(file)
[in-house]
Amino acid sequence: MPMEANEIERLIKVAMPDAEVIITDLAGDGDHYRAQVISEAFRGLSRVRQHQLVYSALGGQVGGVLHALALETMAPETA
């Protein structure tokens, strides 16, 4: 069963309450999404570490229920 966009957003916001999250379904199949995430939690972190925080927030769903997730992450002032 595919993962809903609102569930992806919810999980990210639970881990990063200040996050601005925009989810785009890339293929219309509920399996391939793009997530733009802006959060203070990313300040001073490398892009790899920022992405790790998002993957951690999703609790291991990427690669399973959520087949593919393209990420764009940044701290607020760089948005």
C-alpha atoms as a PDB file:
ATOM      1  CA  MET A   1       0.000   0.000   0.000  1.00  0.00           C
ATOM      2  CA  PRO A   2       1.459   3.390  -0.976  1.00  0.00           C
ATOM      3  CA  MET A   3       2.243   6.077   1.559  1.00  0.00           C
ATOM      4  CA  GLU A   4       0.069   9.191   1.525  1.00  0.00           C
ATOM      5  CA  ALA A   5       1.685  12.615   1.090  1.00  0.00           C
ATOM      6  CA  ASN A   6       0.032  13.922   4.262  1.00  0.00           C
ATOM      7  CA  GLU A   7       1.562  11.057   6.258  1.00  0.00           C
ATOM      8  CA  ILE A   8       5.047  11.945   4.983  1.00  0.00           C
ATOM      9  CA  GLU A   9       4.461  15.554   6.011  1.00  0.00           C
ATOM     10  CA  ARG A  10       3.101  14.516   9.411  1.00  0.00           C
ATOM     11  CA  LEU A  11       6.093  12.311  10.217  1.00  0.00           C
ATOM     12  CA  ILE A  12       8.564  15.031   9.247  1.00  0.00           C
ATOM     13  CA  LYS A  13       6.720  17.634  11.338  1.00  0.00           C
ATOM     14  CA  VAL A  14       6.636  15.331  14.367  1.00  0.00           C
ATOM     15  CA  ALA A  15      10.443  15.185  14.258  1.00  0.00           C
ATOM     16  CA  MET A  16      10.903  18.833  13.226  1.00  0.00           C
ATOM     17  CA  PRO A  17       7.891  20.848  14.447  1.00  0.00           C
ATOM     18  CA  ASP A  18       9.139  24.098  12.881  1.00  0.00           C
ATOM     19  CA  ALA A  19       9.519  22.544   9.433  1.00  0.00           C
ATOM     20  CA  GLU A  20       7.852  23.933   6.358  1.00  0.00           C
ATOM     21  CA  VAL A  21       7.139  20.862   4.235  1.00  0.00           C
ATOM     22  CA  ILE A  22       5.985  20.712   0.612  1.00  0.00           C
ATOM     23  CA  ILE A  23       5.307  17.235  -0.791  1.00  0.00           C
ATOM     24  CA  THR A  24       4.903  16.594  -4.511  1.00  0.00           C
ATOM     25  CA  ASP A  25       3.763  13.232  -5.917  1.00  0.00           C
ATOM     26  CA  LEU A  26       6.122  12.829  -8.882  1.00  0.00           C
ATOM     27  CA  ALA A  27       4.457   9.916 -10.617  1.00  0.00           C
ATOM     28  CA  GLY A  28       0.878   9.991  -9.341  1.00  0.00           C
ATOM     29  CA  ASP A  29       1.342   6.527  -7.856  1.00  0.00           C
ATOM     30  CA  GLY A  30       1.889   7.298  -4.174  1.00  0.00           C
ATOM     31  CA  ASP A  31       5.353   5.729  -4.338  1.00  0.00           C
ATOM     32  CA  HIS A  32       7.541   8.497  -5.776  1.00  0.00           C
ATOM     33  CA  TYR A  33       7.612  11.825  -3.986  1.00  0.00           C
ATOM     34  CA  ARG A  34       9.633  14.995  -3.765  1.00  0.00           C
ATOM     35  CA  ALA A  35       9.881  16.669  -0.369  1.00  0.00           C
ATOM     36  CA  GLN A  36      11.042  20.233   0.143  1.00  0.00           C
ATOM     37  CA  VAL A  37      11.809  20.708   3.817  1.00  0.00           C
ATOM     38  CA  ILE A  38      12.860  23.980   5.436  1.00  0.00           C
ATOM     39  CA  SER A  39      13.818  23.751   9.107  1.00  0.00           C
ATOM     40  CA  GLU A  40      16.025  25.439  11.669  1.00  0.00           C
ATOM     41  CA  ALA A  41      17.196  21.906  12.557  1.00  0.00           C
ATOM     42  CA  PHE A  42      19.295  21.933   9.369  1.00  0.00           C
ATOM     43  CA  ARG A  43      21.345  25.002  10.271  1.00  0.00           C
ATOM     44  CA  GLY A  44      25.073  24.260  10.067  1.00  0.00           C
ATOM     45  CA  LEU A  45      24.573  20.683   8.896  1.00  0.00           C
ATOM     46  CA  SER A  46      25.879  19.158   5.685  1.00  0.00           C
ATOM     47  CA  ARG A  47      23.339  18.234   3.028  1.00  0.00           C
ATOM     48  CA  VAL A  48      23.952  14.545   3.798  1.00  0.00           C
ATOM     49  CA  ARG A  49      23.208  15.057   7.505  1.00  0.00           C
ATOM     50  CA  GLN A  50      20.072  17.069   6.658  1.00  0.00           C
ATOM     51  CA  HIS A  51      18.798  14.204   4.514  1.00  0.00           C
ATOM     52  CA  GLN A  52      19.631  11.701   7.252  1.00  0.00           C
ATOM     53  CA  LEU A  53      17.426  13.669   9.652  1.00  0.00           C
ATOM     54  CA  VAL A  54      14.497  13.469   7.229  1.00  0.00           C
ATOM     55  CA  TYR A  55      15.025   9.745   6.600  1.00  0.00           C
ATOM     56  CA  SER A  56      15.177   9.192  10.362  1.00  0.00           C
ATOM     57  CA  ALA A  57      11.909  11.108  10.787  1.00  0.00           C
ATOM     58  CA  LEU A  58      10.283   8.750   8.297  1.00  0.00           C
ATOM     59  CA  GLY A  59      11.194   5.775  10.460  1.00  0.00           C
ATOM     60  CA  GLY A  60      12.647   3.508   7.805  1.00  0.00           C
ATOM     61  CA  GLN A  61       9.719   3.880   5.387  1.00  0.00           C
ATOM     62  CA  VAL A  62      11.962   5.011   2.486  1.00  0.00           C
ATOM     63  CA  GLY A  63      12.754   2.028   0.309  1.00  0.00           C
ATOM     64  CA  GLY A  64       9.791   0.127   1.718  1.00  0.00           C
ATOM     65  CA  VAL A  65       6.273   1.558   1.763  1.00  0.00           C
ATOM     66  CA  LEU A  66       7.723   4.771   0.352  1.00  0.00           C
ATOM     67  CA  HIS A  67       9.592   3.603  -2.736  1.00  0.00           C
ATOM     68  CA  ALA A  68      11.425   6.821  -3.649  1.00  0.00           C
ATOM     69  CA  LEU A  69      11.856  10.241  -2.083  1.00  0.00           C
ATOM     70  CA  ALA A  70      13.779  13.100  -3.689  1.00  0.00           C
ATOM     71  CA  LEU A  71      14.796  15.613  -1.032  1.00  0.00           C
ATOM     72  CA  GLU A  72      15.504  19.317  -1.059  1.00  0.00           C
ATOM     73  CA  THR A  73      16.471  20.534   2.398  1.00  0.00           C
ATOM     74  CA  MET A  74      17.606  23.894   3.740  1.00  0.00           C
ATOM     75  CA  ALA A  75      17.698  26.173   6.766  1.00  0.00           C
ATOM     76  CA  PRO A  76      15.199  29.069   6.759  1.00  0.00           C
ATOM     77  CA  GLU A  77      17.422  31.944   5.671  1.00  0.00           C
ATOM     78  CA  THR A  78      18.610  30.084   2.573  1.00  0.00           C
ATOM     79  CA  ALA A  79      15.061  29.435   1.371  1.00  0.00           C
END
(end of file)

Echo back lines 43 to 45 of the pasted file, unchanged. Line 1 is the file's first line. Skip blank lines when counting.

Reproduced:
ATOM     39  CA  SER A  39      13.818  23.751   9.107  1.00  0.00           C
ATOM     40  CA  GLU A  40      16.025  25.439  11.669  1.00  0.00           C
ATOM     41  CA  ALA A  41      17.196  21.906  12.557  1.00  0.00           C